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13-06-2018 | Uitgave 4/2018 Open Access

Journal of Psychopathology and Behavioral Assessment 4/2018

Normative and Maladaptive Personality Trait Models of Mood, Psychotic, and Substance Use Disorders

Journal of Psychopathology and Behavioral Assessment > Uitgave 4/2018
Laura M. Heath, Lauren Drvaric, Christian S. Hendershot, Lena C. Quilty, R. Michael Bagby
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Electronic supplementary material

The online version of this article (https://​doi.​org/​10.​1007/​s10862-018-9688-0) contains supplementary material, which is available to authorized users.
The original version of this article was revised due to a retrospective Open Access order.
A correction to this article is available online at https://​doi.​org/​10.​1007/​s10862-018-9693-3.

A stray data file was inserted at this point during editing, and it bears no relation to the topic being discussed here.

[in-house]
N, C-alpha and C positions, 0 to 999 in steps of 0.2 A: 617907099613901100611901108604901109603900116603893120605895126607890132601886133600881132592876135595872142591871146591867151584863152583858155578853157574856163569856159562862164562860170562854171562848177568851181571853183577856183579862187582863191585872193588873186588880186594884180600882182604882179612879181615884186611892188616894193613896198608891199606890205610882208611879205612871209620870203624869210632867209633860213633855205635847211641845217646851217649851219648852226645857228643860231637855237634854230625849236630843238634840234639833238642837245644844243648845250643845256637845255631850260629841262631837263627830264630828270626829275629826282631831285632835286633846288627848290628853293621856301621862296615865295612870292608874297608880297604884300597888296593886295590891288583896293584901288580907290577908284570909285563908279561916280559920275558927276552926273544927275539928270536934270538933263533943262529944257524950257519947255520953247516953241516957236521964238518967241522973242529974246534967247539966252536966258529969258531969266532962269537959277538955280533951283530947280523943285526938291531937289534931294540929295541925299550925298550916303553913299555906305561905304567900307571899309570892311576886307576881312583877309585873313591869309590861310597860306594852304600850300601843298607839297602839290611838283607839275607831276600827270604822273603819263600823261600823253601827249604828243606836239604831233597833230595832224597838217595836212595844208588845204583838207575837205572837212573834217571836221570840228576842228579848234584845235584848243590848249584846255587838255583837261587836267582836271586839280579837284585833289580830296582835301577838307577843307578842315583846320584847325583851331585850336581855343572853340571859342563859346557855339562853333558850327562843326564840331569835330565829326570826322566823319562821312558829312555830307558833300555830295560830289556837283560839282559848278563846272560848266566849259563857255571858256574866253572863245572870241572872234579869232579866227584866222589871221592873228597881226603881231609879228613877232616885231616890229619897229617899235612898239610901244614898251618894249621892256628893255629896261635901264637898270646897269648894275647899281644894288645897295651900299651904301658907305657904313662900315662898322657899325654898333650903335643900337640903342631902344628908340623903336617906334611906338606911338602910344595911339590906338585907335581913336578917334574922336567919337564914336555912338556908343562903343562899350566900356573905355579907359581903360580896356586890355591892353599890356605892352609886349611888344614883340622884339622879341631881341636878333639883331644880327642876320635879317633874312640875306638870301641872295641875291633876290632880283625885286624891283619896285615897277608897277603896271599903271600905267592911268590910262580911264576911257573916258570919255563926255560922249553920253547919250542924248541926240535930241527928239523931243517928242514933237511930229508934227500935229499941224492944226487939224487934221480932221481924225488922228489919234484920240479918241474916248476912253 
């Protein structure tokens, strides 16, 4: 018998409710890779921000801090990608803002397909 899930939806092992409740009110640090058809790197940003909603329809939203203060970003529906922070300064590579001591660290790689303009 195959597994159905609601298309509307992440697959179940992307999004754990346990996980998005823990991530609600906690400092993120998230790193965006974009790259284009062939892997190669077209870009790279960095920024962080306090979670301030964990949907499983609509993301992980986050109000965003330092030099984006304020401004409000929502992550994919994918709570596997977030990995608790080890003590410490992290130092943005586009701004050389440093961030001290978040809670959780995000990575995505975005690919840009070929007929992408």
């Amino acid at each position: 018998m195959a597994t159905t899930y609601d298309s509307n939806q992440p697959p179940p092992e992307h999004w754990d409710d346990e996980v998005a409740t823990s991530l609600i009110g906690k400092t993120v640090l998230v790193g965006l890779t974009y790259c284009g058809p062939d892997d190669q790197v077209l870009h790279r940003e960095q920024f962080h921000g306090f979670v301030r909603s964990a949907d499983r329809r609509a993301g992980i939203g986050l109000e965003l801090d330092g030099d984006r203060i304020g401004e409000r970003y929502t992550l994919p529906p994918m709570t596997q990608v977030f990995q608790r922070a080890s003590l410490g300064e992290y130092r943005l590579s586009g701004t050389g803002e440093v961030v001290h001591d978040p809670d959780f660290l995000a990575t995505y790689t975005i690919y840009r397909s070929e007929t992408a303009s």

The Personality Inventory for DSM-5 (PID-5) is a questionnaire developed to assess the five domains represented in the alternative model for personality disorders proposed in Section III of the DSM-5. This study examined the ability of the PID-5 to distinguish between different mental disorders compared to a questionnaire measure of the five-factor model (FFM) of normative personality. The study included the administration of the PID-5 and Revised NEO Personality Inventory (NEO PI-R), a measure of the FFM, to treatment-seeking individuals with Depressive, Bipolar, Psychotic, and Alcohol Use Disorders (AUD). Diagnostic groups were compared at the domain level of PID-5 and NEO PI-R, with sex and age as covariates. The main findings on the PID-5 included higher Detachment scores for Bipolar and Depressive Disorders than Psychotic and AUDs, lower Psychoticism/higher Disinhibition scores for the AUD group compared to all other groups, and lower Negative Affect for the Psychotic Disorders versus AUD group. On the NEO PI-R, the AUD diagnostic group was associated with lower Conscientiousness and Agreeableness scores compared to all other groups, and lower Neuroticism scores than the Bipolar and Depressive groups. Group pairwise comparisons did not appear to show many differences between the PID-5 and NEO PI-R. The results suggest that the alternative DSM-5 model for personality disorders may have clinical utility in distinguishing personality profiles between diagnostic groups. These findings emphasize the importance of additional research on the capacity of maladaptive personality to contribute to the assessment of differential diagnoses.

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